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Beach Bodies Are Just Bodies

Beach Bodies are Just Bodies

This week’s PhotoGenie theme is titled Bare Self.

Through visual stories our curators research the question “How can self-acceptance replace the standards of beauty?”

Have you noticed the power a place can have on the comfort you feel with your body?

At a beach, even if it is full of people, you may not really notice others or feel like you are being noticed – even though you are clothless. Outside of that space, your entire body language might transform. You may begin to sense the eyes on you and feel the discomfort of being exposed.

This power can be seen in contemporary artist Tadao Cern’s photographic representations of the beachgoer in his series Comfort Zone (2013). The subjects in the series are resting beachgoers at various public beaches on the coast of the Baltic sea who – before, during and after the shoot – are unaware that they are being photographed. Describing his project, he states, “I was surprised how a certain place or surrounding can affect people's behavior. During our everyday life, we attempt to hide our deficiencies, both physical and psychological. However, once we find ourselves on a beach – we forget about everything and start acting in an absolutely different manner. Is that because everyone else around you is doing the same?”.

In Comfort Zone, the beach somehow functions as a “buffer” to the sexualisation of the body, which in itself is a paradox given that the body at the beach is often clothless, which ought to aid doing otherwise. The beach – a space where there are “no rules”, where people usually have no inhibitions and thus are unafraid of presenting themselves how they “really are” – inserts itself in concepts such as liminal space and non-place. As Marc Augé describes in Non-Places, “If a place can be defined as relational, historical and concerned with identity, then a space which cannot be defined as relational, or historical, or concerned with identity will be a non-place”. The beach, as presented in Cern’s photography, can be seen as a place which is not concerned with identity or history: what happens at the beach does not matter, anyone can access the beach and remain practically anonymous when doing so. Augé commonly describes non-places as being of supermodernity (motorways, airport lounges or supermarkets), since these “are defined partly by the words and texts they offer us: their ‘instructions for use’, [for instance ‘No smoking’] spaces in which individuals are supposed to interact only with texts”. Each beachgoer builds a world and place of their own on their towels. Cern captures these individual places through his camera when he “compartmentalizes” his subjects.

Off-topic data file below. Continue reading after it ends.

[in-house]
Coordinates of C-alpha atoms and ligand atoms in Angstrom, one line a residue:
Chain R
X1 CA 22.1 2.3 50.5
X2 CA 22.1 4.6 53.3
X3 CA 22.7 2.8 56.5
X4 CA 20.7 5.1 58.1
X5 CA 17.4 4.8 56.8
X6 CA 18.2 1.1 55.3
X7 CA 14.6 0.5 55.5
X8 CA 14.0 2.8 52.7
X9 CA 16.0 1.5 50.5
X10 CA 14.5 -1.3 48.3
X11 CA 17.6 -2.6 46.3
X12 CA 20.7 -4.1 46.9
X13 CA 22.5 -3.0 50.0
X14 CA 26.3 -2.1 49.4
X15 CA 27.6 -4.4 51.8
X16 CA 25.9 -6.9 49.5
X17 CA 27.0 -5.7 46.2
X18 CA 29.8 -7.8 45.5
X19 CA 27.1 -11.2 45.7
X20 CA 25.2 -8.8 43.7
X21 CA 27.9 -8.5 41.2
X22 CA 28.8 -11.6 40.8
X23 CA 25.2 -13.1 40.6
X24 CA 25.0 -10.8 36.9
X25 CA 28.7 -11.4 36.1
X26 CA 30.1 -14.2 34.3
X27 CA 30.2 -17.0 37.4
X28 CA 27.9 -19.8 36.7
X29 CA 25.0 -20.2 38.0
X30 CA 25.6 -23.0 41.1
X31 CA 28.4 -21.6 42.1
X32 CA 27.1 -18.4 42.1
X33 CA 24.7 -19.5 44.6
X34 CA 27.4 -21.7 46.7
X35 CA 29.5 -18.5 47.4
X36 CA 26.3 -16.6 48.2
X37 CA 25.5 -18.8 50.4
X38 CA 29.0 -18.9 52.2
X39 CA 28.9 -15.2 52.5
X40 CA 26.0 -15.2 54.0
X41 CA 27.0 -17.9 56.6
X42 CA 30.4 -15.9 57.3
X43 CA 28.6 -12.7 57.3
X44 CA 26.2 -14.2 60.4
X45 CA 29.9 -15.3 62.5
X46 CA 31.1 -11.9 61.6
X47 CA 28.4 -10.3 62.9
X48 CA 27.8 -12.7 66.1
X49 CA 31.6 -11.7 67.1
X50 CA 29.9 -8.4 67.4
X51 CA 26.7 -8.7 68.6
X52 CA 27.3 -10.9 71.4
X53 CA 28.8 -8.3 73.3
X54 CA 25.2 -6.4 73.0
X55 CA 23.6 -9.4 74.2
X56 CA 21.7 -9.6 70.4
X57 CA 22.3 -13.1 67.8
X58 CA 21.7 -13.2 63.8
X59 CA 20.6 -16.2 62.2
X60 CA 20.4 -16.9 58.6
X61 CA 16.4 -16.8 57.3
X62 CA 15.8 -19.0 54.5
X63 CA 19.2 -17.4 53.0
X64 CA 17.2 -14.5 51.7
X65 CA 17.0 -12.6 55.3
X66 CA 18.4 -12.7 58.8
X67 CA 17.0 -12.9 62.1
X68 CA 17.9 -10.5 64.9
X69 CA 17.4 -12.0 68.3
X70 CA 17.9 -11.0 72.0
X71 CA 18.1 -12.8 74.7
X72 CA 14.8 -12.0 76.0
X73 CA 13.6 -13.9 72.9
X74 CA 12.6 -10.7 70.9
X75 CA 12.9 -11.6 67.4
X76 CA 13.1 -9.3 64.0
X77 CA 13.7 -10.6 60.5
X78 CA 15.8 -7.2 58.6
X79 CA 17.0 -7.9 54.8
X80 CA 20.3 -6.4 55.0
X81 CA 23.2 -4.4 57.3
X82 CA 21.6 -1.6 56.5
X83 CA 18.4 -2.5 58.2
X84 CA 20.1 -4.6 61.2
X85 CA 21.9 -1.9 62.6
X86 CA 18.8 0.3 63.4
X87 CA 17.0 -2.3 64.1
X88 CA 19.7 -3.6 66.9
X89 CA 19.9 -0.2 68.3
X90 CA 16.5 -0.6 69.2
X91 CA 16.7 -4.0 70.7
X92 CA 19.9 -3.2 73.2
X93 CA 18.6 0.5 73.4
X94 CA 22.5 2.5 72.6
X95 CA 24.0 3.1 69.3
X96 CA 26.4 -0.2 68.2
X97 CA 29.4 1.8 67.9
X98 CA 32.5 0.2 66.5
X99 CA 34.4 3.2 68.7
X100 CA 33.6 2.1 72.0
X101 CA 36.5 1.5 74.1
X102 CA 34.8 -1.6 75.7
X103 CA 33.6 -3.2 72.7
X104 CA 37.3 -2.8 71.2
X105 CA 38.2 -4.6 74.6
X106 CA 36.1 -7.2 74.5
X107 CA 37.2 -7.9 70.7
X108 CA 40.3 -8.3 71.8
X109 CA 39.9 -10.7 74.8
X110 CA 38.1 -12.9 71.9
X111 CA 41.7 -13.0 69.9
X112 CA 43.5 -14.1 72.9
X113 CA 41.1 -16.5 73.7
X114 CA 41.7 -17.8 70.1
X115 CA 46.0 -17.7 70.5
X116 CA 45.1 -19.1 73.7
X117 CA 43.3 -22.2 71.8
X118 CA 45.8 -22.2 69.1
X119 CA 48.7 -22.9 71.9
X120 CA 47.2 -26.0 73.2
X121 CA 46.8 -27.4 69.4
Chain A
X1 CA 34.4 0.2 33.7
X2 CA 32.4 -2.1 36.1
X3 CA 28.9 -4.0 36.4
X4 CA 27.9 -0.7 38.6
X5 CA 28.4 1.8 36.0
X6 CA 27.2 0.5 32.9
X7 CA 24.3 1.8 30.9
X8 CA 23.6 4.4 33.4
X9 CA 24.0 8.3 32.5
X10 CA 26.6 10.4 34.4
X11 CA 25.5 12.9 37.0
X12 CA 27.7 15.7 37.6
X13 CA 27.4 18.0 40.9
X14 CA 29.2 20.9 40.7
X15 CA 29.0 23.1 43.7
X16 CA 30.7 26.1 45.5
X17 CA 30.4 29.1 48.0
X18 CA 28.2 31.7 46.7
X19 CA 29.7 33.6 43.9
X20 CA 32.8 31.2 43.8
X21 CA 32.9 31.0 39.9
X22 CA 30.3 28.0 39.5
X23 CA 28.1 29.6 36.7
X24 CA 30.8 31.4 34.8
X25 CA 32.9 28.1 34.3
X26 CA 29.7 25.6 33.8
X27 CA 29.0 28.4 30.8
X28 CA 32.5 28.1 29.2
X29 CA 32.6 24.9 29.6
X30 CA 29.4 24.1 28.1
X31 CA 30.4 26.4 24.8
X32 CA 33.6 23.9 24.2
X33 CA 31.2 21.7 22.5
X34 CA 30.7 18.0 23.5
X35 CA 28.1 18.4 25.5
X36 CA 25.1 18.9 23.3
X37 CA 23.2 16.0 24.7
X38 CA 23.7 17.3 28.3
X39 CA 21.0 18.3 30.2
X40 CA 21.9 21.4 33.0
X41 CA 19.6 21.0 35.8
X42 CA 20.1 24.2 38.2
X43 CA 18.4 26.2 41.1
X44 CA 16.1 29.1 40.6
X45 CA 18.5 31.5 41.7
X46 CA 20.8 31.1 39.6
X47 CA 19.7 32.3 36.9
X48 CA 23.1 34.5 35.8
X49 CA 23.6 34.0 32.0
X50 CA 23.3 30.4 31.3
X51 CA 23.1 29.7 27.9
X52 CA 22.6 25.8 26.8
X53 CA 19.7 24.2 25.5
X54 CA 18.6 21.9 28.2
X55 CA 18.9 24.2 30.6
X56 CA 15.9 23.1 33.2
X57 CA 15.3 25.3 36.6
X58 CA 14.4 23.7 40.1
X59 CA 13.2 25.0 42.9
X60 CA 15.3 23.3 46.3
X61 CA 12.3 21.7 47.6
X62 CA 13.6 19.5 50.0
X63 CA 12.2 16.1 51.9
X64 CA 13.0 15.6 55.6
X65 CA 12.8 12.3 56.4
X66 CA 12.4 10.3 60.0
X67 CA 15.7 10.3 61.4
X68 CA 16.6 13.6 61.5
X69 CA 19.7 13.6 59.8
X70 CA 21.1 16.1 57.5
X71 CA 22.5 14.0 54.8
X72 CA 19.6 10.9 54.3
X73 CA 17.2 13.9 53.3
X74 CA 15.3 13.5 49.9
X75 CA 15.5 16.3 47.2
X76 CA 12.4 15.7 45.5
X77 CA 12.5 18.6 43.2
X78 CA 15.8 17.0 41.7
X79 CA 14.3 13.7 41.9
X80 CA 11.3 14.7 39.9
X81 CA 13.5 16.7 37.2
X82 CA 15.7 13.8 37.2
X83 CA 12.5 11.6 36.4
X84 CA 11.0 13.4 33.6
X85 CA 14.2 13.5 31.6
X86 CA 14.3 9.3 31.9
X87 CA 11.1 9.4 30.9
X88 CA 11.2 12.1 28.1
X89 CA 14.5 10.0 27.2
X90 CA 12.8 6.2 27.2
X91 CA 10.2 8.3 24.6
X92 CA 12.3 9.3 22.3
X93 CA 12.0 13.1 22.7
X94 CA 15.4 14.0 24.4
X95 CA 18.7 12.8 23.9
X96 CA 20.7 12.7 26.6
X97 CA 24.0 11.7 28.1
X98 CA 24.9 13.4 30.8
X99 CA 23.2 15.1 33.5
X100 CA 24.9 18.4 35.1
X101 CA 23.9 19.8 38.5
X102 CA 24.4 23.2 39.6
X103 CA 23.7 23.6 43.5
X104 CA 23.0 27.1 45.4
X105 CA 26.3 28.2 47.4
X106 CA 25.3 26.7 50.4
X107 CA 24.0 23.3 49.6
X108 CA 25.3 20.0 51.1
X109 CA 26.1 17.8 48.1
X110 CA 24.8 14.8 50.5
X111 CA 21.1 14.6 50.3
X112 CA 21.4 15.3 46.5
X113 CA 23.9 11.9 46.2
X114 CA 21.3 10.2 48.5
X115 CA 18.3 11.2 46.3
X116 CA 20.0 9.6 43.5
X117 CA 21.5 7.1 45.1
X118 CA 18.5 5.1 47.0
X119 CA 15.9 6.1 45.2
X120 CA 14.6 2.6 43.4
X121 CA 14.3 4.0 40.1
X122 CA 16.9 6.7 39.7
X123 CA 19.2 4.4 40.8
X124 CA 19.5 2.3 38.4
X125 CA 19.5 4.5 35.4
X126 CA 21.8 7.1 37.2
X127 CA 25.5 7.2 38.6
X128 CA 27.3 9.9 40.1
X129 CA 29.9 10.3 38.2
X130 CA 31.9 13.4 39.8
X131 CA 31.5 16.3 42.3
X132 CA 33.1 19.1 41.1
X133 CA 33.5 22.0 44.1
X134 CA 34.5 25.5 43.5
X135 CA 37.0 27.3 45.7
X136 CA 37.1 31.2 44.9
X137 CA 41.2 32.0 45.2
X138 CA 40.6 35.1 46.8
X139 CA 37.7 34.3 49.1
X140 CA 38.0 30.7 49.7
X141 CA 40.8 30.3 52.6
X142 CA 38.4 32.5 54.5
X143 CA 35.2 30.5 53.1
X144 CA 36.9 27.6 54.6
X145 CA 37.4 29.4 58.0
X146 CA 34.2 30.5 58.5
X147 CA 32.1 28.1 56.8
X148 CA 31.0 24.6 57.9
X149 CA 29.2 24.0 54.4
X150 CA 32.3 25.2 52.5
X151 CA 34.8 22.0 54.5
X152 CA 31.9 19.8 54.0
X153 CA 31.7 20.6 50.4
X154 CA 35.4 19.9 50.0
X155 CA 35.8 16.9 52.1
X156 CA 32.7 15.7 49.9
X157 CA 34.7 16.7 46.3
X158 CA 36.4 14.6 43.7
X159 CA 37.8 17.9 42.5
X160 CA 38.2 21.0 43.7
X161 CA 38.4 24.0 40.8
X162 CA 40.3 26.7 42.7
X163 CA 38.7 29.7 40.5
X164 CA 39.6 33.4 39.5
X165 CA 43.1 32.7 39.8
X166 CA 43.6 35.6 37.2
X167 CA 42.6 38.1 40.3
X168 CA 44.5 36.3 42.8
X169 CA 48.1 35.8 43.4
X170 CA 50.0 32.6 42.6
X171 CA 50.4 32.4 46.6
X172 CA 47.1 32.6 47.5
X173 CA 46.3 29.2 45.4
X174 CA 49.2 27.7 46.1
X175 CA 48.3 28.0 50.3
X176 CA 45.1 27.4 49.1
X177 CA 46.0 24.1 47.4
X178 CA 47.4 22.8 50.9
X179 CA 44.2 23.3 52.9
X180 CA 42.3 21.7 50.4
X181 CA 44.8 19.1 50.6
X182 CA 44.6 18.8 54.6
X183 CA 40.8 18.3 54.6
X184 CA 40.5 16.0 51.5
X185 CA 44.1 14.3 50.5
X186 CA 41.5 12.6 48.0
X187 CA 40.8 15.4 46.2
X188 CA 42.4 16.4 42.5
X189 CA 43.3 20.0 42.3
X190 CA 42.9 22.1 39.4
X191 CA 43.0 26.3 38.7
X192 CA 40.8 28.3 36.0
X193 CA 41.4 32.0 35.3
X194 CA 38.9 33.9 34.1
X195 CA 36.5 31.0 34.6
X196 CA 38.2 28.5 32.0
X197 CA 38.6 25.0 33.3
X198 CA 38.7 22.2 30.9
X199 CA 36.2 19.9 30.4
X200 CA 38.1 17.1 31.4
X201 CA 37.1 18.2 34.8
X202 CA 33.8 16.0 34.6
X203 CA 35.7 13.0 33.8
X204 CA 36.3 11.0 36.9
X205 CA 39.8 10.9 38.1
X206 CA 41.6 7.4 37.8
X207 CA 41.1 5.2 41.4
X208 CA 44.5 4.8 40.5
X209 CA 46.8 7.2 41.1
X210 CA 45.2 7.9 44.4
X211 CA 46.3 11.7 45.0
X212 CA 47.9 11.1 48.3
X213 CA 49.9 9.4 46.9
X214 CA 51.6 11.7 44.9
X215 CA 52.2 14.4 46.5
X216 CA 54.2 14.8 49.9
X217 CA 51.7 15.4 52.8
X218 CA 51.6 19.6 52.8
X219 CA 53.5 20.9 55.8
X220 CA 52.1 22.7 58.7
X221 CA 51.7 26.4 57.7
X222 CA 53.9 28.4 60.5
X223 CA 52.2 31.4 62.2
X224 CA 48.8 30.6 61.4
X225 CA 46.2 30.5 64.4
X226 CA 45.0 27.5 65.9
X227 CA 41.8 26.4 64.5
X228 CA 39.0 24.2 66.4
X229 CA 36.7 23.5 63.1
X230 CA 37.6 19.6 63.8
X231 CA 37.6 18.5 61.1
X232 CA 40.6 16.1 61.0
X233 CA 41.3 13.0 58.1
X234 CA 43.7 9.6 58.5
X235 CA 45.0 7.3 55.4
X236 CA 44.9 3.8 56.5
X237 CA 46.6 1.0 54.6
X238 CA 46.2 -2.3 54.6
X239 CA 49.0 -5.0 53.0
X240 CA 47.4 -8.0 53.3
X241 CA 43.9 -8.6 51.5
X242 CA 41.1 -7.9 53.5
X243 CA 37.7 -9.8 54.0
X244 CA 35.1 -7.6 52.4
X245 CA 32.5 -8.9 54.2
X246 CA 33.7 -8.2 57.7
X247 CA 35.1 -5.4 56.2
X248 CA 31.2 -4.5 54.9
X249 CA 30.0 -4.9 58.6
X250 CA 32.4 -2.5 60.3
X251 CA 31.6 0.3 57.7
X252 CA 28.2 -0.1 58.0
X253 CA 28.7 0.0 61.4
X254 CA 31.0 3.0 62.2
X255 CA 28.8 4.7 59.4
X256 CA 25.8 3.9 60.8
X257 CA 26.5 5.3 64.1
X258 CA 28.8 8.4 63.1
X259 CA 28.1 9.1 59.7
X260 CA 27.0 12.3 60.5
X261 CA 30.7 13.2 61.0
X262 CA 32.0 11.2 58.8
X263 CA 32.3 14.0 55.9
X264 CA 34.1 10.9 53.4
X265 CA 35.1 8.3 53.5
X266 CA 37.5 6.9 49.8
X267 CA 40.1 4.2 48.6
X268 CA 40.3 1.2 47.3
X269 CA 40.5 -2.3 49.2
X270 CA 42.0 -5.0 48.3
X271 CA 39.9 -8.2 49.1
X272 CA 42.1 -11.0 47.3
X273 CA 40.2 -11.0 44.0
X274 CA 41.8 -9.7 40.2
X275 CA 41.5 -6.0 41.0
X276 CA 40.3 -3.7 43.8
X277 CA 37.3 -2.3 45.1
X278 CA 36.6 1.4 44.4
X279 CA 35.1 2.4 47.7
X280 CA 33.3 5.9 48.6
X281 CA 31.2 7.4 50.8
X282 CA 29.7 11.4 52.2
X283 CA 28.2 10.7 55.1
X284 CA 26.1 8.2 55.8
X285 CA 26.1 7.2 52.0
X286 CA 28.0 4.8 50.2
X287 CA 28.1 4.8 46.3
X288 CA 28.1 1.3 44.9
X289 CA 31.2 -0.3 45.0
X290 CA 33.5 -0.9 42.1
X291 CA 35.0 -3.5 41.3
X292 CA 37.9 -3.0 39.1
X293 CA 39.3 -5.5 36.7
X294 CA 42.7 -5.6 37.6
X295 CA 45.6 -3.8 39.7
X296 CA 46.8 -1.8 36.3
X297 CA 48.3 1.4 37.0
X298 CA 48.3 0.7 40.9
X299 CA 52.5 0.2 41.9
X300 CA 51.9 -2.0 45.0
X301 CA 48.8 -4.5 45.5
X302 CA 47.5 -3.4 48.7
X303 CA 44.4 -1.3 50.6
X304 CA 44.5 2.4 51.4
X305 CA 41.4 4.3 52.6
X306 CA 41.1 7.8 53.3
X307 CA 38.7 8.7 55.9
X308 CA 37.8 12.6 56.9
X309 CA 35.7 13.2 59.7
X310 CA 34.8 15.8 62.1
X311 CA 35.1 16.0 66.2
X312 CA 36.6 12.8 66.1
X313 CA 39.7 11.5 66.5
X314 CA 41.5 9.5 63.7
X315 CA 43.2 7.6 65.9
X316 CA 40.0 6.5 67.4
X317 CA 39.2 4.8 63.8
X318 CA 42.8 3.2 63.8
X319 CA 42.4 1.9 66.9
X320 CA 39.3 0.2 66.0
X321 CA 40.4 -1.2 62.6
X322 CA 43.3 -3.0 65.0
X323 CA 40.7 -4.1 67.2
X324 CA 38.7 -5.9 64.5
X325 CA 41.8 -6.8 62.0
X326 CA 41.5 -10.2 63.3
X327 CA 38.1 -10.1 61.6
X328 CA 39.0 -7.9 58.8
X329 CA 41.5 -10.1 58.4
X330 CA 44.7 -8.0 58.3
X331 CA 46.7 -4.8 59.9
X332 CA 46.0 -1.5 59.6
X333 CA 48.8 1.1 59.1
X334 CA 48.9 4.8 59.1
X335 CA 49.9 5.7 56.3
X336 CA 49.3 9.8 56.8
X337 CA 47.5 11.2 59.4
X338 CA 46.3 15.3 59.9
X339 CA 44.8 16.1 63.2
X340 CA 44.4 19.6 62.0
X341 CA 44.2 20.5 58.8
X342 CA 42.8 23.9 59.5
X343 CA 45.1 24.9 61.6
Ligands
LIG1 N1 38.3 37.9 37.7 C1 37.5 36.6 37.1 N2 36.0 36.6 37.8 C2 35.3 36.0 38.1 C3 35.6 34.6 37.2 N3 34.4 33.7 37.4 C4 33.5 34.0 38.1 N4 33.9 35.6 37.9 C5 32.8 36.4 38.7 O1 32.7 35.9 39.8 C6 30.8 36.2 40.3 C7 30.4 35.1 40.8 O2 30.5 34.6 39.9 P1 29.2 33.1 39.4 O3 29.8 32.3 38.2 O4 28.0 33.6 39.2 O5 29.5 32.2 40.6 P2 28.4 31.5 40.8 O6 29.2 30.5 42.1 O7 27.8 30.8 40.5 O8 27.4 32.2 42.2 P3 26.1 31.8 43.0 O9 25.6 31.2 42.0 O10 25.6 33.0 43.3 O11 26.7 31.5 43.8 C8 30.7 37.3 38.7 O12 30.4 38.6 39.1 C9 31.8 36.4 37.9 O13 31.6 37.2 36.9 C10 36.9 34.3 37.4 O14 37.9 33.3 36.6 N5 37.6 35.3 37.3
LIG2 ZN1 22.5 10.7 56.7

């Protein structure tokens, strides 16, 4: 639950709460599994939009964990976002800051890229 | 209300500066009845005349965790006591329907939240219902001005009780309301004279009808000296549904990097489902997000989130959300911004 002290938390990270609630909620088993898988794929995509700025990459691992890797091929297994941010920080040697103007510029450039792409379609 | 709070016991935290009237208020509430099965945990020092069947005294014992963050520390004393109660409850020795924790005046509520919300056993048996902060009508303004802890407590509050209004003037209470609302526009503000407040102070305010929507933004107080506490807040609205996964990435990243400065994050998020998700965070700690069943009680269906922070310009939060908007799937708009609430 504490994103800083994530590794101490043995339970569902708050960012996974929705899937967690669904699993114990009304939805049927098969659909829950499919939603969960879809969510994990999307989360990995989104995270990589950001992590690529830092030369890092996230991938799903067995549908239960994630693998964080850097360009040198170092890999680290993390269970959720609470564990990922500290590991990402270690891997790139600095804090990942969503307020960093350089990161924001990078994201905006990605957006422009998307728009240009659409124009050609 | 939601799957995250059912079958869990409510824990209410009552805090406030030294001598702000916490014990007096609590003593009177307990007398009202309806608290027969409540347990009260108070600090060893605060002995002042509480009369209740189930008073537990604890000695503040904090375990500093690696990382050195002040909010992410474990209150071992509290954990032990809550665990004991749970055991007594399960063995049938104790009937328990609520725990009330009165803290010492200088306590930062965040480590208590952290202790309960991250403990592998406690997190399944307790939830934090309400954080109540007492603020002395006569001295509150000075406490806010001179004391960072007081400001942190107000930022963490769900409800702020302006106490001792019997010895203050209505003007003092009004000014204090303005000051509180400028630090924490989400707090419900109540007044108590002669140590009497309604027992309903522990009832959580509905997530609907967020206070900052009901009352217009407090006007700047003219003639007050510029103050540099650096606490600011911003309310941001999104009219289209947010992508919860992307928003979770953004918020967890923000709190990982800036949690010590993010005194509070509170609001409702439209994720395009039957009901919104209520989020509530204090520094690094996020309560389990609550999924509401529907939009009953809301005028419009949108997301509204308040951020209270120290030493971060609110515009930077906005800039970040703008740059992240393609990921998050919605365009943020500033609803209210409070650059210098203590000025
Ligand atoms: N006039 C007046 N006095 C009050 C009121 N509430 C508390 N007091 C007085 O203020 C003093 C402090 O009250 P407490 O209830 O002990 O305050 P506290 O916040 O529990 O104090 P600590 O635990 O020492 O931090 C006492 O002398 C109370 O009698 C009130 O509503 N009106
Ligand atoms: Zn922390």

In a world where there are cameras on every corner and where social media are ubiquitous and pervasive, it is hard not to relate to Jean-Paul Sartre’s concept of ‘the look’, which describes the feeling of being looked at. According to Sartre, at all times the ‘other’ is looking at us. It is by becoming aware of this, that one transforms their entire being and becomes a ‘being-for-others’. This means that an individual who senses ‘the look’ on them will act as they want to be seen, not necessarily as they are. Thus, posing is not limited to portraiture making, people go about their daily lives constantly posing, as they feel as though they are being looked at.

However, as it has been established in Comfort Zone, the beach can be a place where this look vanishes. Even while being photographed, Cern’s subjects did not feel ‘the look’. This allowed them to present themselves with an air of honesty and genuineness, which seldom appears in photographs of the (clothless) human body. For most representations of the (beach) body carry with them a sexualised idea of beauty. Cern’s art moves away from this by searching for beauty in the unposed, unusual and unperfected.

Representations of the bare body are important because they set the standards for what the body should look like. Consequently, it becomes essential to understand how each representation comes to be, and how is it possible to achieve a representation which does not oversexualize the body and encourages acceptance.

About the artist: Tadao Cern (1982) is a Lithuanian artist born in Vilnius. He concluded his Bachelor and Master in architecture at Vilnius Gediminas Technical University. He then ventured into photography and contemporary art. His visual perceptions and creative processes are very much influenced by the things he learned at the beginning. He states that “as an architect you are very closely related to human anthropological behavior and habits – you work around them, with them or try to change them. And now as an artist, I have the same field of interest – I question what affects human actions in a certain way and can those things be changed. I consider art field as a laboratory for Homo Sapiens where each art piece is an experiment helping to distinguish our actions/interactions and natural behavior boundaries - as an artist you can document, change, create or get rid of them”.

Check out Tadao Cern’s full body of work at www.tadaocern.com or on Instagram @tadaocern

Let us know what you think in the comments! Our weekly themes always include three photo series by different photographers.

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Written by Rita Bolieiro

(based on the essay: Bolieiro, Rita. 2018. To pose or not to pose: representations of the body in Comfort Zone)

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